Heading up a side street to get back to Esplanade, I’d ride through Faubourg St. John (so-named for the bayou running through it) which claims 1708 as its origin date, even though New Orleans wasn’t officially established until ten years later. Pedaling a bit further, I’d pull off at St. Louis Cemetery No. 3 and meander for a bit through the neat rows of tombs and crypts, many of them from the mid 19th century and showing their age. Reading through the exotic surnames found on headstones and the years the people buried here were laid to rest, one gets a sense of the rich, complicated and at times tumultuous history of a city. New Orleans was ruled by two European governments before it became U.S. territory, and has survived epidemics, great floods, and rampant political corruption, among other challenges.

Next, I’d turn left along the bayou, one of the reasons New Orleans was sited in its precarious location, and if my stomach was so-inclined by this point, head over to Parkway Bakery & Tavern, which is, the best po-boy shop in town- for my money, at least. If I’d saved room for dessert, I would head into City Park to grab some beignets and a café au lait from Morning Call or, if it was a hot day out, to Pandora on North Carrollton Avenue for a snoball. From there, I’d ride over to Big Lake at City Park and relax beneath the boughs of the Singing Oak, named for the pentatonic wind chimes that grace its branches. I might even rent a canoe or a pedal boat and explore some of the park's lagoons. Once I was ready to go, I’d head back downtown along Esplanade or via the recently-opened Lafitte Greenway, which runs all the way to the French Quarter completely protected from motorized traffic (intersections not withstanding) in time to catch some music on Frenchmen Street.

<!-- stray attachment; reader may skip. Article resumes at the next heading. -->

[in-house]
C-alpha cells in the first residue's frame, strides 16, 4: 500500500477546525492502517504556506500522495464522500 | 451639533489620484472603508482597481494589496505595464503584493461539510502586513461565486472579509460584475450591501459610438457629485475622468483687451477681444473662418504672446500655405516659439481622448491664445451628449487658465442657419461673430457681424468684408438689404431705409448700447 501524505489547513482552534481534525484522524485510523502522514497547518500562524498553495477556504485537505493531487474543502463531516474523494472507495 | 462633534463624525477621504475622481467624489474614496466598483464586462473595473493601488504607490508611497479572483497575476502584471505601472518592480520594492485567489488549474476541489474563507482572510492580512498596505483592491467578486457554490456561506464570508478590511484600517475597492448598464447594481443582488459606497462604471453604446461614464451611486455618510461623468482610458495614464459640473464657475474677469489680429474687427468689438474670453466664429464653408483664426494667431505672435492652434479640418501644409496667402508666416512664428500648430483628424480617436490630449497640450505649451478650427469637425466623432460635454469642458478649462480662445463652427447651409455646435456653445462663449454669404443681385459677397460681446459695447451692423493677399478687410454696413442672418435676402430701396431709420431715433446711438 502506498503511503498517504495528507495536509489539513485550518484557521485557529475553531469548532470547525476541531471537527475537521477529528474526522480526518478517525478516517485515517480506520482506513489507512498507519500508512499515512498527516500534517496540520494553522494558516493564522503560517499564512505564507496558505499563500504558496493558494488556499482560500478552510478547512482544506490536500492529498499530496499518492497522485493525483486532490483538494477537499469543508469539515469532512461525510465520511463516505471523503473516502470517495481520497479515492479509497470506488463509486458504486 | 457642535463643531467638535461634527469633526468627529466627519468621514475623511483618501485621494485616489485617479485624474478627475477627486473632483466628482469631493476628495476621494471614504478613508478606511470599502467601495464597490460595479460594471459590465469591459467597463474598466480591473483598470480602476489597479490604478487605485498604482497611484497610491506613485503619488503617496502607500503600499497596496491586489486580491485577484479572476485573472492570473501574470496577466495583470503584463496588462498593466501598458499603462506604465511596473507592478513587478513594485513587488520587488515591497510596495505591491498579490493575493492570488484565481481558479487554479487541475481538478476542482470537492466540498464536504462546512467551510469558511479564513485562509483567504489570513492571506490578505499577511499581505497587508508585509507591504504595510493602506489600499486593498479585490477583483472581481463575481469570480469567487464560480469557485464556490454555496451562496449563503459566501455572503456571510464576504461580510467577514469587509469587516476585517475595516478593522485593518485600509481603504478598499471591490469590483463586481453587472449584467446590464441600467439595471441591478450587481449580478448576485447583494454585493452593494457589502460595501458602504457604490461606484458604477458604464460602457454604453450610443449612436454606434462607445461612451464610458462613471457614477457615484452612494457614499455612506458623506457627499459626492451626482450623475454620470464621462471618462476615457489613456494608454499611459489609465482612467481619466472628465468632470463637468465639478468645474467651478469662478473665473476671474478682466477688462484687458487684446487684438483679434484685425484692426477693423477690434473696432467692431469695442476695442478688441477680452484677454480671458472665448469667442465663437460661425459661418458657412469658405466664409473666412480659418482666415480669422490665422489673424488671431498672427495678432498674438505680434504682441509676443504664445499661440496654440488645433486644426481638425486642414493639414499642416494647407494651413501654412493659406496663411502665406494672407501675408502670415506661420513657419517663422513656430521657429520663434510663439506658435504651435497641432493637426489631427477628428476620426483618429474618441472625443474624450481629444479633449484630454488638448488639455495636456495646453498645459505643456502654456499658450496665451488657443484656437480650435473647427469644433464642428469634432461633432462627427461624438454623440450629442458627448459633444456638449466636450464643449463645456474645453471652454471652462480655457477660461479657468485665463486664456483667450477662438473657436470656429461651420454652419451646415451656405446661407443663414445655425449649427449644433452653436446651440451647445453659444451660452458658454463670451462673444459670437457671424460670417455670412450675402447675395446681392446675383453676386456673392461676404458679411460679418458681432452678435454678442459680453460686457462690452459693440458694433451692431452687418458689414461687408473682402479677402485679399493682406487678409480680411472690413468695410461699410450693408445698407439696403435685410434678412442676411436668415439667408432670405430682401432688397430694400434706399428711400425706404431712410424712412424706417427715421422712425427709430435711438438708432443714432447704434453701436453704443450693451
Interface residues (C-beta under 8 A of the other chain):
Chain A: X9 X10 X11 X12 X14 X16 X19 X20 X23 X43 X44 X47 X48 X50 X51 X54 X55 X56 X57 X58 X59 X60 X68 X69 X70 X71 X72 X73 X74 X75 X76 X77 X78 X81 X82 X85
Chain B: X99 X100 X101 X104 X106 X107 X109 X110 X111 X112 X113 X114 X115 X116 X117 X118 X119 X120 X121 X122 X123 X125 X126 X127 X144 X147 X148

Do you have a favorite bike shop?

New Orleans is home to an increasingly eclectic array of bike shops, and I find something special about each of them. All have served me well for different purposes at different points in time. One shop I’m especially excited about is Dashing Bicycles & Accessories, the only shop in town both owned by a woman and expressly geared toward a female clientele. One of the historic hurdles to getting more women on two wheels has been the male domination of the bicycling industry. Many women simply feel out of place at conventional bike shops, and Dashing is working to correct the balance.

Have you ridden much in other cities besides NOLA?

Two things I like to do wherever I travel are run and take a bike ride. I think you learn a lot about a place by getting to know it outside the confines of an automobile, though obviously getting around on foot or bike is easier in some parts of the world than others. Some of the most inspiring places I’ve biked in recent memory are Chicago, where I hopped on a Divvy bike and road along the lakefront all the way up to Evanston to meet a friend for breakfast; Paris, which is showing the world just how fashionable the bike can be; and Amsterdam, where the transportation paradigm is completely reversed from that to which Americans have grown accustomed and bicyclists are the unquestioned rulers of the streets. One of the toughest to bike was Houston, where I really didn’t feel comfortable riding anywhere other than a protected greenway along the bayou downtown. However, despite Houston’s extreme car-centricity, the city is making important strides toward making itself more people-friendly.

You can find out more and purchase Emilie's book here.